In order to remove the movement from the case, the winding stems must be pulled out. There is a small release button for each stem. Pressing and holding this button with a pin allows the corresponding crown and stem to be pulled out.
The main and alarm winding stems are slightly different in length and shape and thus are not interchangeable. Having never disassembled a watch before, I was quite surprised by the amount of dirty grease there was on each stem.
After the stems were out, the movement was unscrewed. There was only one case screw to undo, as the other was missing. To remove the movement from the case, I placed my hand over the face-down watch and then flipped it over, allowing the movement and centering ring to fall out into my hand. I then placed it dial side up in a movement holder.
With the movement held securely in place, I used a hands puller to remove the second and minute hands. To avoid scratching the dial, I covered it with a piece of paper with a slit cut in it to clear the central shafts.
My hands puller wasn’t fine enough to get under the hour and alarm hands, so I lifted those by prying from opposite sides simultaneously with a pair of hobby knife blades. When I later had to remove the dial again to make an adjustment, I found it was easier to simply use the dial itself to lift off the hour and alarm hands.
Removing the dial required loosening (but not removing) two very tiny screws accessible from the side of the movement, one at the 12 o’clock position, and the other at 7 o’clock.
The clock side of the movement looks like that of any other watch, but with a few differences. The most obvious one is the second mainspring barrel which powers the alarm. This is the smaller one visible in the background of the photo.
Another difference is the alarm hammer next to the balance wheel (top centre in the photo). When the alarm triggers, this hammer, powered by the alarm mainspring, strikes the anvil that is fastened to the case back, producing a buzzing noise. The anvil is mounted eccentrically to a stud on the case back, allowing it to be rotated to adjust the force with which the hammer strikes it.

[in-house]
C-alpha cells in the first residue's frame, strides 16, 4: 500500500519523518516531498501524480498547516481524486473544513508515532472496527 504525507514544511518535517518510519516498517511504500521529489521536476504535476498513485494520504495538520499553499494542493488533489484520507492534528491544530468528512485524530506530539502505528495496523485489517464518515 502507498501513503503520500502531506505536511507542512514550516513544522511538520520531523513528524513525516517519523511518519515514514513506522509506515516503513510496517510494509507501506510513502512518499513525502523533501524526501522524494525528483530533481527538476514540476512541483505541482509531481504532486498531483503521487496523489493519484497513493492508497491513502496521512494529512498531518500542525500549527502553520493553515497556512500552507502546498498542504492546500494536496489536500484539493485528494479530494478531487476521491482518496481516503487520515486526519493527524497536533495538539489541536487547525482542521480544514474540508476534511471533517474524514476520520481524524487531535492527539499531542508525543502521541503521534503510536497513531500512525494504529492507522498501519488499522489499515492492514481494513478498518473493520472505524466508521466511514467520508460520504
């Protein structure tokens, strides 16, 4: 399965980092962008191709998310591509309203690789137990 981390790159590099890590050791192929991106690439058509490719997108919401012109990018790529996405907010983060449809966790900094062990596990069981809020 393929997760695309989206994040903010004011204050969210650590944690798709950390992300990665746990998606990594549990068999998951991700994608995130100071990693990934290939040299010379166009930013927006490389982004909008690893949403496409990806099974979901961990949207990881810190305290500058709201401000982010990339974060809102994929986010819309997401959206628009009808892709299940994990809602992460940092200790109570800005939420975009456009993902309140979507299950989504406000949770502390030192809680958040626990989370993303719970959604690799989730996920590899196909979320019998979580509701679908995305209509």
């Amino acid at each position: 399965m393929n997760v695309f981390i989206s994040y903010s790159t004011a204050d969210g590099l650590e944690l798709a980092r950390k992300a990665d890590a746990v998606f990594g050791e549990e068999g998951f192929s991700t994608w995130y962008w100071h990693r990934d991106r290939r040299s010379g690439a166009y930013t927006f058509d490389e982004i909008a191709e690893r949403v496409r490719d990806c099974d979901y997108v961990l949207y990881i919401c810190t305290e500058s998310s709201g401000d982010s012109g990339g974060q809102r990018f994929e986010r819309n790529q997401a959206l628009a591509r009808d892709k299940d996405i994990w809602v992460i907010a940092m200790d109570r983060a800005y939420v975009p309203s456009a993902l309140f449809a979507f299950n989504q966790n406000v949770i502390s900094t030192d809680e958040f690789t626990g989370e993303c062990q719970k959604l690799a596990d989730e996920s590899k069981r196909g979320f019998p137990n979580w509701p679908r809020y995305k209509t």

The alarm side of the movement is immediately behind the dial and is a bit more unconventional. The alarm setting wheel surrounds the hour, minute, and second hand posts. Every 12 hours, the irregularly spaced notches in this wheel line up with corresponding bumps in the hour wheel below it, allowing the alarm activation lever to lift the hour wheel slightly away from the main plate, in turn freeing the hammer to do its thing until the alarm mainspring runs down. The alarm can be disabled by either not winding it, or if it is already wound, by pulling out the alarm setting crown. This moves the alarm hacking lever (top right in the photo) so as to keep the alarm hammer stationary.
The first step in dismantling the movement was to remove the upper bridge, uncovering the third wheel (the one with four spokes), the fourth wheel (the one with five spokes), and the escape wheel. One thing that I noticed when removing this bridge is that these wheels’ pivots are extremely fine (about 0.1mm in diameter), and that my oiler would be far too large to fit through the jewel holes. However, these jewels are open on the other side (the top of the bridge and the alarm side of the main plate), and are intended to be oiled from that side.
Removing the upper bridge immediately uncovered a problem. There was a fibre, possibly nylon, trapped in the escape wheel and passing through its spokes. This was clearly causing a significant amount of friction, and was probably originally responsible for the watch running extremely slowly, resulting in the misguided attempts to fix it by moving the regulator and stud holder and thus damaging the hairspring. That of course only made things worse.
I discovered another small fibre underneath the bottom surface of the upper bridge adjacent to the escape wheel upper jewel. It was held there by a film of oil. This fibre was probably not causing any problems, but the oil film suggests that the watch was over-oiled at some point, perhaps as part of the same attempt to correct a slow running watch.
The remainder of the disassembly did not result in any additional surprises. I completed disassembly of the entire clock side of the movement, leaving only the centre wheel and canon pinion. As each section was disassembled, the parts for that section were placed in one cup of a 12-cup silicone mini-muffin tray. I also took pictures every step along the way, in case I might need to refer to them later to figure out how to reassemble things.